FAQ: The Health Stuff

Processed with VSCOcam with f2 presetOne of my favorite hashtags to use on Instagram is “never leaving bed,” because that’s often how I feel, like never leaving bed. Or like I’ll never be able to leave bed. I’m sick, and I get sicker with colds often. This has lead to a lot of questions. In the interest of transparency, I suppose it’s time I finally answer some of them.

But you don’t look sick.

Thanks. I appreciate that. But I am. I am a stubborn jerk of a person and I refuse to look or act like things are wrong when they are.

You have what now?

Takayasu’s Arteritis is my official diagnosis. There are a few fun resources to explain it, though it’s still listed as not having a known cause. All of the articles can get a bit science-y though, since it’s not an everyman disease.

I don’t present with normal symptoms for TAK since my inflammation is concentrated in my left carotid and not my heart, liver, or lungs. I’ve been, and fallen asleep, in a few fair MRI machines to know that it’s just the one spot.

You have arthritis? 

No.

I’ve never heard of it. Why? 

Because “Takayasu’s is rare with only about 2 to 3 cases per million people annually.”

How did you know something was wrong?

Neck pain. It’s that simple. My neck and jaw hurt. I thought I had been grinding my teeth in my sleep, or hurt myself at the gym, or done something just to anger my body. I only realized something must be really wrong when I noticed a little bump, which was visible to the naked eye, show up on my neck. I thought maybe something was wrong with my thyroid or lymph nodes, but after getting a CT scan, there was no denying that my left carotid artery was inflamed. Looking at my MRA results is both fun and terrifying. It’s interesting to see just how different one side of your body can be from the other, but it’s also not fun to know that one side of your body looks totally different from the other on the inside.

Note: This is usually when people start feeling their neck in front of me without realizing that they’re doing it. Trust me, you most likely don’t have TAK, and if you do, you don’t know. Most patients are asymptomatic, so don’t go running to your doctor. It’s more likely you’re having a heart attack.

IMG_6940How do you treat it?

There is no known cure for TAK, but there’s a treatment schedule that seems to work. It means you take an insane amount of steroids and immunosuppressants, regular blood tests, and lots of MRIs.

I started out in July 2014 on 50mg of prednisone a day, which is an exceptionally high dose. Within hours, my pain was gone, and I felt euphoric (that’s a side effect of steroids — euphoria.. and then a super fun emotional crash). I had every imaginable common side effect from the steroids — the stomach problems, the weight gain, intense hunger, puffy face, acne, exhaustion, insomnia, joint pain, depression, anger, and mood swings. I’m pretty low on the steroids, 11mg, but still having a fair few of the side effects (I’m sorry for my crabbiness, everyone I love).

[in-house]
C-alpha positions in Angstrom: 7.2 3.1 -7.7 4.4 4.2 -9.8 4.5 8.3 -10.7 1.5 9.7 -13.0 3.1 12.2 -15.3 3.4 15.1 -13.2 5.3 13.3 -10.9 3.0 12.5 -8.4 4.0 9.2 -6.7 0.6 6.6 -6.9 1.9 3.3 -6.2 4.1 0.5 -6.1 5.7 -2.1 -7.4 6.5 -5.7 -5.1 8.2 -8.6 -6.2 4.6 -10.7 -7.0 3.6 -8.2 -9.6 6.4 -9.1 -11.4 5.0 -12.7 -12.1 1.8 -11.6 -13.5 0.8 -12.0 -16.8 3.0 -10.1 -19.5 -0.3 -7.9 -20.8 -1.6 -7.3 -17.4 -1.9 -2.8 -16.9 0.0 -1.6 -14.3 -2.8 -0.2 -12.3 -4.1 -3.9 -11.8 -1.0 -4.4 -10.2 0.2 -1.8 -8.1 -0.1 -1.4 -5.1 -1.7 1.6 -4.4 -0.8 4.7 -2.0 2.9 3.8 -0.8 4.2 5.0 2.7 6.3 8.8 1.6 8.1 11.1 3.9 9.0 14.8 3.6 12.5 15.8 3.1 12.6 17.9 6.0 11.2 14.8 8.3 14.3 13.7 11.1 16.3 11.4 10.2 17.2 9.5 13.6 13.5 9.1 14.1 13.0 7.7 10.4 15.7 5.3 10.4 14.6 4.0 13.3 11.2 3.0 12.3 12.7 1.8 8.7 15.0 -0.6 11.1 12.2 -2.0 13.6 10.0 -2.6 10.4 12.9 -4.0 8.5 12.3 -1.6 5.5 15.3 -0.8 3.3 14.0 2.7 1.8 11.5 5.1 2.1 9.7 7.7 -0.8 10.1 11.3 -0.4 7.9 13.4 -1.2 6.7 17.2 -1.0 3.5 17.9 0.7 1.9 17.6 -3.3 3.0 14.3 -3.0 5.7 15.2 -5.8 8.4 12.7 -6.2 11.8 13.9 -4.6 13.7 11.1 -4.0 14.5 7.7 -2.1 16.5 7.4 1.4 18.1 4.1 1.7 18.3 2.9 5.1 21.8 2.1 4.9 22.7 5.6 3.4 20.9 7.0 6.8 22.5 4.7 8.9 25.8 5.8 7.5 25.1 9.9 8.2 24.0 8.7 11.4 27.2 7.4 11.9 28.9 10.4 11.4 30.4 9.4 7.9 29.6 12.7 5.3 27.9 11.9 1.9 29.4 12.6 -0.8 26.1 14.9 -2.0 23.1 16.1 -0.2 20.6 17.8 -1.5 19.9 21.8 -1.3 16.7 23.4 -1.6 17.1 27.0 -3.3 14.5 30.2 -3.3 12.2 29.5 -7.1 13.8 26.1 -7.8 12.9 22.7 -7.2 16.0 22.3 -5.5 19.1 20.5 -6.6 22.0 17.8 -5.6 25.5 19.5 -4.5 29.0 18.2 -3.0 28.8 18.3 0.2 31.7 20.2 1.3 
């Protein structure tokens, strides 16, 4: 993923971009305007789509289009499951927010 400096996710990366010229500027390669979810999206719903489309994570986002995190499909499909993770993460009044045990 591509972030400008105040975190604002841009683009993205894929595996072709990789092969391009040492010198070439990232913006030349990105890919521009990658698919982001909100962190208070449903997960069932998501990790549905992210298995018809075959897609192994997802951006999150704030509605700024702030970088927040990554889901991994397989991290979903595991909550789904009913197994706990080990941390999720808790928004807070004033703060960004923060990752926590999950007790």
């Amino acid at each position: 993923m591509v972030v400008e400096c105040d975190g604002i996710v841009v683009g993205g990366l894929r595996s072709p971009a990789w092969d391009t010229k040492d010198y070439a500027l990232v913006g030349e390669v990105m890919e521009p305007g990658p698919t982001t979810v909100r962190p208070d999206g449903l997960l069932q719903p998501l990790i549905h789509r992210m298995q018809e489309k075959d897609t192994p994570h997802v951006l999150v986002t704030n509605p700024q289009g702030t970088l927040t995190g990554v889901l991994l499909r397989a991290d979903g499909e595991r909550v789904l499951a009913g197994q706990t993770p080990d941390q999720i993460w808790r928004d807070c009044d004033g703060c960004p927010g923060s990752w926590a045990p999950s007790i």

This March, I started on my immunosuppressants to try and wean me off steroids as soon as possible. Longterm use of steroids is real, real bad. I’ve had all the common side effects of immunosuppressants — Everything makes me nauseous, and I mean EVERYTHING, I get a cold every month, walking up a flight of stairs makes winded (which it never used to), drying my hair in the morning is exhausting, loss of appetite, and it goes on.

The fun part, for me, is being on one drug that makes me endlessly hungry and another that makes me so nauseous that I can’t even think about food. I’ve countered this by eating like a bird, which means small and frequent meals. I typically eat brown rice, broccoli, and some sort of meat substitute. I’ve gotten to the point where I add in other things without issue, and can stomach beans, rice, and some sort of veggie. A lot of people thought this would lead to rapid weight loss, and I can’t blame them for being hopeful, but the fun part about prednisone is that it loves to keep you fat.

How long do you have to be on the drugs?

As long as it takes, I guess. Maybe 9 months, maybe forever.

IMG_0162If you’re so exhausted, how do you travel all the time?

I make up for it with a lot of sleep. And I mean A LOT. When I hit a wall, I listen to my body and go to bed. I lay down. I don’t move. I take photos of my breakfast in bed and post it on instagram with the hashtag “never leaving bed.” I travel for work and then when I get home I cuddle my cat and watch bad TV.

As with everything in life, it’s about balance.

What else has changed?

I can’t drink alcohol. It’s not that I’m a teetotaler, although I kind of am, but it’s just not advised with my medicine. I didn’t know this last year and it led to some… questionable decisions and embarrassing stories.

I can’t work out, at least not high intensity. This wrecks me. In 2014, I had started going to the gym regularly. I did yoga. I felt better than I had ever felt, except for my neck pain… And then I found out what was wrong and realized that I couldn’t do anything that makes my blood pump too hard or too fast. I’m at an increased risk of stroke and some other fun things, so I have to be careful. Sitting still ruins me. I hate it.

I’m not supposed to eat too many sweets, but if you try and keep me from donuts, I WILL CUT YOU.

What are you doing right now?

Sitting at the airport, feeling like I needed to write this.

Who cares?

Probably no one, but I feel better having somewhere to point people from now on.

What’s your favorite moment from the Nicolas Cage classic Wicker Man?

I’m so glad you asked!